• Butter Face: Gender-Inverted. With their decidedly non-human appearance, there's a seeming reason the Predators wear their helmets, which makes this a rare case where the monster falls into this trope.
  • Cannot Tell a Joke: Hawkins from the first and Jerry Lambert in the second are astoundingly bad at telling jokes to people.
  • Cat Scare: Occurs in the first two films with Blain's death and the theft of his body and Harrigan being surprised by birds in the second.
  • Chameleon Camouflage: The Predator's camouflage armor works this way.
  • Cool Guns: Quite a large number of these appear in the films, on both the human and Predator sides.
  • Cool Helmet: The Predators wear these whenever they're hunting.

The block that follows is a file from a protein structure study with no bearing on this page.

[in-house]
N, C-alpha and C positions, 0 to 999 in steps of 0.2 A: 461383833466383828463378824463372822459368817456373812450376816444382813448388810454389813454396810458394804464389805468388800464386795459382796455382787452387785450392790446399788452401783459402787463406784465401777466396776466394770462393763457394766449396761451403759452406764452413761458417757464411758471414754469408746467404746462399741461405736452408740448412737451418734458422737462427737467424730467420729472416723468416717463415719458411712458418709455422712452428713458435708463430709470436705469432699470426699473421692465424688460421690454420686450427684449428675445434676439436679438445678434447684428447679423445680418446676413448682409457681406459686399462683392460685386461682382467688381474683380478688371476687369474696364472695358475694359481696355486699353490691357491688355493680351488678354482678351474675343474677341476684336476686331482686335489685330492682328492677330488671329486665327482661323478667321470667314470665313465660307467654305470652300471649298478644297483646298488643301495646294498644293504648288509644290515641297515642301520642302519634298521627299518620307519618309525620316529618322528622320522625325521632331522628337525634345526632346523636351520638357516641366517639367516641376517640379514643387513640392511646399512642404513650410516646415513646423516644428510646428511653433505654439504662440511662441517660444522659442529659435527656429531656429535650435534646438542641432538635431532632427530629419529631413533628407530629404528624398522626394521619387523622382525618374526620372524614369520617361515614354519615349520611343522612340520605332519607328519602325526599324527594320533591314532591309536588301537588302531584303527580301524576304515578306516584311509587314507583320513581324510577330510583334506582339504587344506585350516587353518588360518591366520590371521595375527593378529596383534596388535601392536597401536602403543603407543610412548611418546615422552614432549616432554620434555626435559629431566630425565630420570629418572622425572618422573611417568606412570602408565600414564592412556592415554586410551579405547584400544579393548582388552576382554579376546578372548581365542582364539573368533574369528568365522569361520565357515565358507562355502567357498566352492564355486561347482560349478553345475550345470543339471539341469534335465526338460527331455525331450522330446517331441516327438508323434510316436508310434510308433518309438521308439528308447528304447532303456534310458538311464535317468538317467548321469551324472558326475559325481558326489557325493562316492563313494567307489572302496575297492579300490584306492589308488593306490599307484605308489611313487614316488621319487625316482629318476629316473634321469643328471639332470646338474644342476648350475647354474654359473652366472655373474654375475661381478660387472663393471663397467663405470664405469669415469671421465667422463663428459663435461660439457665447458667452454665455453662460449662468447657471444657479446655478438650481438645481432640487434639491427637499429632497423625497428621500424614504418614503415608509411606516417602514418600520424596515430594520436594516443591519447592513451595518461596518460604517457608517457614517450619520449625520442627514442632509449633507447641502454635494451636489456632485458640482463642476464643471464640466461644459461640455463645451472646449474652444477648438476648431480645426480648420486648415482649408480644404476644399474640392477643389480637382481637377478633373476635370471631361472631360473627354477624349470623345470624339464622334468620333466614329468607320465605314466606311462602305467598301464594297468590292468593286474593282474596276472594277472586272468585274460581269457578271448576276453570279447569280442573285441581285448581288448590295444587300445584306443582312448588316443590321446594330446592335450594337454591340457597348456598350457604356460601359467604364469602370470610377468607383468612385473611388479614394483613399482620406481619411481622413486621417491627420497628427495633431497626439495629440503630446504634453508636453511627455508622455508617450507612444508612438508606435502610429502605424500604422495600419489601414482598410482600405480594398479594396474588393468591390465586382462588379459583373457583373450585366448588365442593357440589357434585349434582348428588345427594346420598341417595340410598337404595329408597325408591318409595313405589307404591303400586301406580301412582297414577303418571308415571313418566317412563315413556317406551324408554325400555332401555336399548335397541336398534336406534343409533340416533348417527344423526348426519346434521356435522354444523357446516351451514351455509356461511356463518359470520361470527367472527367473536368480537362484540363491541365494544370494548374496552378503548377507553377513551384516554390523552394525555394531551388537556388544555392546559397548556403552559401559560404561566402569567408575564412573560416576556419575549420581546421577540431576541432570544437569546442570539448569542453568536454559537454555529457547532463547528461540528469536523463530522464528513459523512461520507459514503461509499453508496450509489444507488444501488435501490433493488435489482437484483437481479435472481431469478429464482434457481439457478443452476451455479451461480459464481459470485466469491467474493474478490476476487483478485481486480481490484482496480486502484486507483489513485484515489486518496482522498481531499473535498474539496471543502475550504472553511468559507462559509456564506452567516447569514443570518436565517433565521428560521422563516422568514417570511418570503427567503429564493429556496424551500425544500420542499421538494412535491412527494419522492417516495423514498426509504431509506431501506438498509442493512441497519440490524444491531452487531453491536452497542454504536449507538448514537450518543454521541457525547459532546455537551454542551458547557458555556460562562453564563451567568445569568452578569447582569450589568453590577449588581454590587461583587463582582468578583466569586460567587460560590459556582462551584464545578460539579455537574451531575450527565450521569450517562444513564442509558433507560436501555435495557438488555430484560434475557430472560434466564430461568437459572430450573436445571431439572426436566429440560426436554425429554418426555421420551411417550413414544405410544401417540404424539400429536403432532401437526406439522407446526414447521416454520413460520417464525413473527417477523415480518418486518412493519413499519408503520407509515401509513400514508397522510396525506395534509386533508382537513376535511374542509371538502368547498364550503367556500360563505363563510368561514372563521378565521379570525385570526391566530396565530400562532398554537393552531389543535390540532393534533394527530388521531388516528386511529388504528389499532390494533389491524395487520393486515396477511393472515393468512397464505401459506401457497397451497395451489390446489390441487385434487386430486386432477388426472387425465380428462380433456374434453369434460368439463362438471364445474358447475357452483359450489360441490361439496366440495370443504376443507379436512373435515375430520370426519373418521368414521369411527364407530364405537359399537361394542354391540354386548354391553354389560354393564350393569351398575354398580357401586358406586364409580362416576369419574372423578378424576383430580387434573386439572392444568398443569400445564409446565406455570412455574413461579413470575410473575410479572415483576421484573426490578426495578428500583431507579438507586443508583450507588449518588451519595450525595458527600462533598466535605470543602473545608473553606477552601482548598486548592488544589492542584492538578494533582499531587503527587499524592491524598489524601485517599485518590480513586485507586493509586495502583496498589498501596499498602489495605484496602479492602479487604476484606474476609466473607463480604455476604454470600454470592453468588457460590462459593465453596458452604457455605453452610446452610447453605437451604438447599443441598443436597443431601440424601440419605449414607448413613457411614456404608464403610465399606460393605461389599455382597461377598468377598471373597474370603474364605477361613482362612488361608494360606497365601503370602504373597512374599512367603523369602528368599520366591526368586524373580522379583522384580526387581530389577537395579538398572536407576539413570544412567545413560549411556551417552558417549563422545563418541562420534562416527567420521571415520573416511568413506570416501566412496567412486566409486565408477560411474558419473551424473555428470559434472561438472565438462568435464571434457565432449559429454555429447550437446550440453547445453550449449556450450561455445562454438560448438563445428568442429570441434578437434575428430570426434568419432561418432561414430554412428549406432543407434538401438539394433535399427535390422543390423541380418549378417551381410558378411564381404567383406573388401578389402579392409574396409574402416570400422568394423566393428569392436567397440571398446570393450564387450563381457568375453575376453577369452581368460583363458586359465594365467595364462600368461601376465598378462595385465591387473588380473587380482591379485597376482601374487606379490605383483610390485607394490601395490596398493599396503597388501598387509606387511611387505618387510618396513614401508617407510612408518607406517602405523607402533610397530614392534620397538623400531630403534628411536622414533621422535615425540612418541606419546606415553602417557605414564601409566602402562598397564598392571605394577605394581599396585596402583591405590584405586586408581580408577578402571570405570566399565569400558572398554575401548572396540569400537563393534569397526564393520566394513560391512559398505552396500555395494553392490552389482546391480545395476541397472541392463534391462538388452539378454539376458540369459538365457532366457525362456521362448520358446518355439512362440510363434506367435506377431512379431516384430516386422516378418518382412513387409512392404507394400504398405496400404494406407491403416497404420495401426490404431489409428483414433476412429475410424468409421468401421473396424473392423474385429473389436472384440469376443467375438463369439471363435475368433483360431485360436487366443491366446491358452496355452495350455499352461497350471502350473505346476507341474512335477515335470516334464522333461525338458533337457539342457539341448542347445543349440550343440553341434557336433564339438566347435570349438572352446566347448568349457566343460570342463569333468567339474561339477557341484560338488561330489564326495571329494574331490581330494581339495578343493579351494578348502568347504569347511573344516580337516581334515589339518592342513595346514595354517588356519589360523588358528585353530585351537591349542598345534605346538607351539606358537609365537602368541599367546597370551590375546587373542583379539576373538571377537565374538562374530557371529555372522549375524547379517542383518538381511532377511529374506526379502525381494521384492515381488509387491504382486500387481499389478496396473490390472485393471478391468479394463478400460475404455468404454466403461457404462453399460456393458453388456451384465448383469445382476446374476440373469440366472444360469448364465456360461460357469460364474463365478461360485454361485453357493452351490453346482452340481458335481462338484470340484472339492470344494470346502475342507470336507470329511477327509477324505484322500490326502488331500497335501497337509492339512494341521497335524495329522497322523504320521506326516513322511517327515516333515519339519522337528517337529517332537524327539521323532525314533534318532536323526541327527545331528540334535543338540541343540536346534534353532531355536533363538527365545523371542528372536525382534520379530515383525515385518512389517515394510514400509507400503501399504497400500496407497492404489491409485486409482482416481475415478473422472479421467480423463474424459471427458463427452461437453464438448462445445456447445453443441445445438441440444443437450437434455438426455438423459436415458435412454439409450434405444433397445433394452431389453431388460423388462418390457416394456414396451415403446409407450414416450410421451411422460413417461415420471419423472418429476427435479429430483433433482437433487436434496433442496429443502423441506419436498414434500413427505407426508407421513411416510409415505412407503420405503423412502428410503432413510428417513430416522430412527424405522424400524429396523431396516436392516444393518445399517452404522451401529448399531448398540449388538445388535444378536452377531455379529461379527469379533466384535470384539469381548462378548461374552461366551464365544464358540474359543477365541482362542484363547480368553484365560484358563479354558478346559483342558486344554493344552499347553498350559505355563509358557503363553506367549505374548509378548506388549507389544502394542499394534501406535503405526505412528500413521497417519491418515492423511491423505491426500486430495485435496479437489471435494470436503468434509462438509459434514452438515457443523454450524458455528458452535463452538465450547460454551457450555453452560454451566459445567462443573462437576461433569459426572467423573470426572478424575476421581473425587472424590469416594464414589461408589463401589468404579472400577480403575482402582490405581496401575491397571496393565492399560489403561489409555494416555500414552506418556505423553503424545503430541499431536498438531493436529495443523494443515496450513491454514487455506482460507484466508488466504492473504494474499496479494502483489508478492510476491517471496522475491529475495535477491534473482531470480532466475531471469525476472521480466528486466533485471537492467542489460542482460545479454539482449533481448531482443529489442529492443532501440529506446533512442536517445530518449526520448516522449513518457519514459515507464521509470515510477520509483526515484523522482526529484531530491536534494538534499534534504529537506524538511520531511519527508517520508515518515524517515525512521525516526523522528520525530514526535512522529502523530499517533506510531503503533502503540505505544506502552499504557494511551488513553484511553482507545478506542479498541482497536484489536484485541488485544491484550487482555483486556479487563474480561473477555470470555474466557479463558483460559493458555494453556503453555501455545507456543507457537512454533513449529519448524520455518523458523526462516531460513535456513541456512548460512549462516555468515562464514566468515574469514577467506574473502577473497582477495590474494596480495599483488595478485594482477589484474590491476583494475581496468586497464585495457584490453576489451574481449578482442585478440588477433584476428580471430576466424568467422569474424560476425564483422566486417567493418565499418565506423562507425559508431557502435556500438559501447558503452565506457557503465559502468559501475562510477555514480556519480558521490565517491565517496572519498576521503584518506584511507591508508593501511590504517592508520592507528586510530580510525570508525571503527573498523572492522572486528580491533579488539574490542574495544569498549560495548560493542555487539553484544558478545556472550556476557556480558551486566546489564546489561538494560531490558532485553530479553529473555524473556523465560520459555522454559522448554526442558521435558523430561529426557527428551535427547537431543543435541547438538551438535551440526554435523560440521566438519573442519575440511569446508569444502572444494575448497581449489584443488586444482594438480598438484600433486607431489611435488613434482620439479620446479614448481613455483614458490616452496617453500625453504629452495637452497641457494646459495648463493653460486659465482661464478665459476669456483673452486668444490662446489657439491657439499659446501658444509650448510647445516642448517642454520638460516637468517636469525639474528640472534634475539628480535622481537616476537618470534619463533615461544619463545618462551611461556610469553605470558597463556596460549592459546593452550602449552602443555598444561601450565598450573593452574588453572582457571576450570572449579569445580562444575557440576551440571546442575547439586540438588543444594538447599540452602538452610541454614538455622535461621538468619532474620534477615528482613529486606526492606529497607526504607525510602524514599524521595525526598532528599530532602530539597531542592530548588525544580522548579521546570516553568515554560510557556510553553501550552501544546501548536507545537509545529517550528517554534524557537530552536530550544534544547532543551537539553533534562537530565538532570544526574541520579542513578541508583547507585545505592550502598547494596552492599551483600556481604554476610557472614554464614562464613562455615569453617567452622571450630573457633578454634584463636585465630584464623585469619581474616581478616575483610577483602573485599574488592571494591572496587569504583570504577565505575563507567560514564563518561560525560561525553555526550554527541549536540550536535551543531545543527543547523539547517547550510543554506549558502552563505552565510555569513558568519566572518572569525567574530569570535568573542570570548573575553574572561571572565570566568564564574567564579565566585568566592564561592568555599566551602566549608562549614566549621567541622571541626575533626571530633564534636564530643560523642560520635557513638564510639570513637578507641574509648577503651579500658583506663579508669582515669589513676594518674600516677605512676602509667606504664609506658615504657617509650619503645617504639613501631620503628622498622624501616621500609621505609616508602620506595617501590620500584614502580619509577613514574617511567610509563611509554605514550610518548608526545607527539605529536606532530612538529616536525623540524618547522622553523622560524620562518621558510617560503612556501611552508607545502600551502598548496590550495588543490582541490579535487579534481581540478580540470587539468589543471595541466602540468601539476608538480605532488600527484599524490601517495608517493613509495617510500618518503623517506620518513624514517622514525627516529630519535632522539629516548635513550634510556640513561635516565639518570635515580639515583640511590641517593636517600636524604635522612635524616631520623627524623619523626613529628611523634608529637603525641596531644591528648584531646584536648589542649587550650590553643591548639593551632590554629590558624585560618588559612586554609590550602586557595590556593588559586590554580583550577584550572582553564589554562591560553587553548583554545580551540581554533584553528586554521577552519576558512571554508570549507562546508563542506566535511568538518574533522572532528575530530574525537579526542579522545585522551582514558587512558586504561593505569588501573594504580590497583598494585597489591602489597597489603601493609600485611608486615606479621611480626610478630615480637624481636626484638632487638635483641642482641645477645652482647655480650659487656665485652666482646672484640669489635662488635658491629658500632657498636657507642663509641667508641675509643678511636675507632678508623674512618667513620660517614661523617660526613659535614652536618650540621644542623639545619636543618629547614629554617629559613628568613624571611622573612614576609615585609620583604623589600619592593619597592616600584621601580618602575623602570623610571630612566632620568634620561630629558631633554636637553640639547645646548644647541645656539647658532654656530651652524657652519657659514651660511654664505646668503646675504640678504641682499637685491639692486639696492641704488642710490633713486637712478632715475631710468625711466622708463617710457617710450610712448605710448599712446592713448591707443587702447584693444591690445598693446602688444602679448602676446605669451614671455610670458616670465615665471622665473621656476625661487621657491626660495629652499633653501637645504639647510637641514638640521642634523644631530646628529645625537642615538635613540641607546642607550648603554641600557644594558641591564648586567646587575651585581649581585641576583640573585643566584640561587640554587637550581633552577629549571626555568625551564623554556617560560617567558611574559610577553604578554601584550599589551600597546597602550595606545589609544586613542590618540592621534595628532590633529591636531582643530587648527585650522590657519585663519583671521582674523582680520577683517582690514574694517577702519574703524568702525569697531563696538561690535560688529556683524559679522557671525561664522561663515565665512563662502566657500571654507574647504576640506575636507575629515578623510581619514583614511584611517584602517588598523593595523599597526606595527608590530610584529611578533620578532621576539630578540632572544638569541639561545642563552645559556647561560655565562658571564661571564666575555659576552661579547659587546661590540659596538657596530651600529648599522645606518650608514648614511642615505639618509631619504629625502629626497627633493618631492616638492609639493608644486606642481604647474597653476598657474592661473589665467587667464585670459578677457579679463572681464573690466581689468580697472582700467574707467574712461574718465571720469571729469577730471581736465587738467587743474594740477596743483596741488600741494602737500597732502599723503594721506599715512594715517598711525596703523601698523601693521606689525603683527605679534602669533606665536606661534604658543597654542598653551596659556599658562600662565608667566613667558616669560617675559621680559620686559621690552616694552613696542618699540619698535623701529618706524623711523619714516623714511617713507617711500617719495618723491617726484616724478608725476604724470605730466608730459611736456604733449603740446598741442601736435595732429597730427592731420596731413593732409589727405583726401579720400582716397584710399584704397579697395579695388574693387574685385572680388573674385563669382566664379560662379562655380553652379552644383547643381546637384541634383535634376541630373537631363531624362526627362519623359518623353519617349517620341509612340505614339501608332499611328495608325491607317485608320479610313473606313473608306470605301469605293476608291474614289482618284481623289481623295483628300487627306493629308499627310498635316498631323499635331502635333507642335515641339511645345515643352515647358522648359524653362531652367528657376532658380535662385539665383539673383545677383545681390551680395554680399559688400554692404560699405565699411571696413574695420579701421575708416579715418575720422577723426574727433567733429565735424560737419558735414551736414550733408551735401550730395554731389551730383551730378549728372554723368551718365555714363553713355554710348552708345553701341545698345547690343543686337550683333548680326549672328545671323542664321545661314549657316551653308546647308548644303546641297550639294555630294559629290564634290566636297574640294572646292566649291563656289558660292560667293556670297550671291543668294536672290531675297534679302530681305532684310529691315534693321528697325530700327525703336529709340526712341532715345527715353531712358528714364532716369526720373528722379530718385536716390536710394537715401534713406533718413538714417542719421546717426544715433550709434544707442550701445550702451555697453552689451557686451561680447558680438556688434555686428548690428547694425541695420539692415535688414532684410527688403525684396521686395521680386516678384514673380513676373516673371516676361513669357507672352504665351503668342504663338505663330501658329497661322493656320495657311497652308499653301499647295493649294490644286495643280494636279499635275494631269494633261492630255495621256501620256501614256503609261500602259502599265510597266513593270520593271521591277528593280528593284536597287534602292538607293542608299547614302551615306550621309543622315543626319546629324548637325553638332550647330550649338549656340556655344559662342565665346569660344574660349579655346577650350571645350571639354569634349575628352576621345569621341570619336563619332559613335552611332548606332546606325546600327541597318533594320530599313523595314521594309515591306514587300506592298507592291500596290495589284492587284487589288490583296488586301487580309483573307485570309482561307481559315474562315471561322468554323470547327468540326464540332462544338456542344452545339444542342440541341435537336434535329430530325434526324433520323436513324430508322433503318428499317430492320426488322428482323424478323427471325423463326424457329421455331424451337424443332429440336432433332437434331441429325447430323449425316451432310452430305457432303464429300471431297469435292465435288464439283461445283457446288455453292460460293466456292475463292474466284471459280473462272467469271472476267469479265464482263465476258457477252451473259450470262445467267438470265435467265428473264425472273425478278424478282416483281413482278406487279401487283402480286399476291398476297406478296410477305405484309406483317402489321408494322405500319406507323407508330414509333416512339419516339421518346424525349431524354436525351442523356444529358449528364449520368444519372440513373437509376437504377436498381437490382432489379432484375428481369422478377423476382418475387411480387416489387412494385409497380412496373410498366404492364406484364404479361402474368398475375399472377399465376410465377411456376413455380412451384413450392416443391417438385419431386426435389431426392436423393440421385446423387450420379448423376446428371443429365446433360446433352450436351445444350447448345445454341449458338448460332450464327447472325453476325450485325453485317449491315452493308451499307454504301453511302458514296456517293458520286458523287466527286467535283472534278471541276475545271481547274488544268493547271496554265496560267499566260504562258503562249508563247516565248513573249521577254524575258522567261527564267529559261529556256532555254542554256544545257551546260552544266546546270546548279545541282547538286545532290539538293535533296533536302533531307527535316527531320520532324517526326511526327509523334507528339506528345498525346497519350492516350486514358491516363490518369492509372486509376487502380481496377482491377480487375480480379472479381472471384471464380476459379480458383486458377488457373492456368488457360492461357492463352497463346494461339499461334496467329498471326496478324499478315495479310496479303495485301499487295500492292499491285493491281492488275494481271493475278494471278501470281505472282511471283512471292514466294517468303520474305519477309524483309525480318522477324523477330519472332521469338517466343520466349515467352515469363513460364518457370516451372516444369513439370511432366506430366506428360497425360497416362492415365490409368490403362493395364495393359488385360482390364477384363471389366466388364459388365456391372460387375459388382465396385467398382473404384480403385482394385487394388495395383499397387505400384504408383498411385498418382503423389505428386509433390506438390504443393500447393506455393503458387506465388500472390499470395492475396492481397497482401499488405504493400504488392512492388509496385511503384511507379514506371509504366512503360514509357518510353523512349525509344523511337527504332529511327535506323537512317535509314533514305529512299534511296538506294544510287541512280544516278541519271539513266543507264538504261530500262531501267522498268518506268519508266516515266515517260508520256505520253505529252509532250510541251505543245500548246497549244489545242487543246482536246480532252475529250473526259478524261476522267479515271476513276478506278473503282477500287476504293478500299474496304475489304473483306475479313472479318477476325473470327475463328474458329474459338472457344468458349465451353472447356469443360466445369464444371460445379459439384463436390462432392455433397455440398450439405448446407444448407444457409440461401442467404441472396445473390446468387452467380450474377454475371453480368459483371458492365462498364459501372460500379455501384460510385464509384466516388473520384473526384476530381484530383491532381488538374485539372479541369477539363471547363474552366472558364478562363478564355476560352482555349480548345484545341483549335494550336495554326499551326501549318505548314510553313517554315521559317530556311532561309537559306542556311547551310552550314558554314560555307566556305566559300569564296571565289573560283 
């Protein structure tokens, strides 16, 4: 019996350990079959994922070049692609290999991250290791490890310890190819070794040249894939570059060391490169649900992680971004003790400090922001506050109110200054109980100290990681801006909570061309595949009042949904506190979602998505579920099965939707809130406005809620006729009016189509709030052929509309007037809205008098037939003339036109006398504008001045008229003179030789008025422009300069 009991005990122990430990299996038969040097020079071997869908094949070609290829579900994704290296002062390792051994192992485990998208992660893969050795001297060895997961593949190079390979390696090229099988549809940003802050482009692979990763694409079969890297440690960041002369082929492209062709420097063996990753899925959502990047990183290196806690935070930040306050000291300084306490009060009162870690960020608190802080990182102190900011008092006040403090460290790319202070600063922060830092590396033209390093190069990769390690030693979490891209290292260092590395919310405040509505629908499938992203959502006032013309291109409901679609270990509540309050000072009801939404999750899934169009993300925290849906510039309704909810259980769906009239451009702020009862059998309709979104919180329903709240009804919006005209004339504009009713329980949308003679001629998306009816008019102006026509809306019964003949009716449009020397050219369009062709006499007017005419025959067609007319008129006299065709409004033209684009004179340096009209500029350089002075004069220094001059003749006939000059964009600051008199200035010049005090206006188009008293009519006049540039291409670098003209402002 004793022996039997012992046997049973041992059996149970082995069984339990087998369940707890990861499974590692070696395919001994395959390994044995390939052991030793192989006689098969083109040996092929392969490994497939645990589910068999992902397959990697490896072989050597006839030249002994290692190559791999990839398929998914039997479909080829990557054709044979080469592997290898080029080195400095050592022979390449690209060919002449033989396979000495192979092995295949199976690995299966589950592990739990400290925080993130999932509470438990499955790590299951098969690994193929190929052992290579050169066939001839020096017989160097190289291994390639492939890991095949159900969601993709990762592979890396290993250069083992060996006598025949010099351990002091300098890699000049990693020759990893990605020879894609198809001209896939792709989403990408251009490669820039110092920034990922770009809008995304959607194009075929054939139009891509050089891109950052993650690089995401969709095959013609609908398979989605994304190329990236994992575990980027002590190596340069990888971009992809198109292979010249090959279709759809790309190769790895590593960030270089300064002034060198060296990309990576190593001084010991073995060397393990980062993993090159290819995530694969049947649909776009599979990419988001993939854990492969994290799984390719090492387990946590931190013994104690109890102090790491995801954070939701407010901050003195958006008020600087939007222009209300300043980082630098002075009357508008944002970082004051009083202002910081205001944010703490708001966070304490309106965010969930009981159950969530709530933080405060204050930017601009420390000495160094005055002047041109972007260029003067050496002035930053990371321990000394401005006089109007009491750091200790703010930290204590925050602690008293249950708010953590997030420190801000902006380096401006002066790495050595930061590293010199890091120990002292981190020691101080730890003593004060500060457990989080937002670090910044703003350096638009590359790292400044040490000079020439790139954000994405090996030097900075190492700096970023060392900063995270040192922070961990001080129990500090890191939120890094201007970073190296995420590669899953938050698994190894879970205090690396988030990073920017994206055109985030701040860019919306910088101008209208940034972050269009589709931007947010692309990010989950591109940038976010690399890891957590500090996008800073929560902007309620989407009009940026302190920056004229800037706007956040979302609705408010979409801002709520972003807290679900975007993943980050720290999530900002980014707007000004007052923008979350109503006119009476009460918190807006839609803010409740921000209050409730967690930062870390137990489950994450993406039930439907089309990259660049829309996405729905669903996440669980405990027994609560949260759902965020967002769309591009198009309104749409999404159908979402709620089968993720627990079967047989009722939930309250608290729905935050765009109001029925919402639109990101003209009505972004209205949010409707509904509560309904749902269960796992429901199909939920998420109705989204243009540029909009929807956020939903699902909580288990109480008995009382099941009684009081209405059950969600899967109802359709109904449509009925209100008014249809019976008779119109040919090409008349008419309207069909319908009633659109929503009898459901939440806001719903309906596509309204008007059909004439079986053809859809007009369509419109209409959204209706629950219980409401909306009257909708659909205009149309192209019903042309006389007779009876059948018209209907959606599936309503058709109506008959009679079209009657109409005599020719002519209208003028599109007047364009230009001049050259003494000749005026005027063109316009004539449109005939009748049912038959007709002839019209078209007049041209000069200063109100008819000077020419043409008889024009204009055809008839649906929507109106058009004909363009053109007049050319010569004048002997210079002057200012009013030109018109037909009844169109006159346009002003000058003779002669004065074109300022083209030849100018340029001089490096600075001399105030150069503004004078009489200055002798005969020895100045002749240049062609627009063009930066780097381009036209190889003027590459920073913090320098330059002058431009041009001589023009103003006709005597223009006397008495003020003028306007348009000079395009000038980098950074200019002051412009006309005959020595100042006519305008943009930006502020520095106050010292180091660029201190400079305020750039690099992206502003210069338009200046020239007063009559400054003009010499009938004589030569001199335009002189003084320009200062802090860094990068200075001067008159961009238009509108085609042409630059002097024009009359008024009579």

• Cool Starship: The Predators use invisible starships.
  • Covered in Mud: The standard method of avoiding thermal detection.
  • Crazy-Prepared: The Predators seem to have equipment to deal with almost every situation, and when they don't, you can expect this will be corrected in the next generation; the Predator from the first movie had a medical kit in case he would be shot; the one from the second movie had a multiple vision visor in case humans would figure out a way to escape his heat vision; the ones from the Alien vs. Predator movies had equipment treated to resist Xenomorph's blood and an acid used to remove tracks of their existence; the ones from Predators had a self-destruct function in their ship that could be activated remotely should the humans try to steal it to escape the planet; and the list goes on.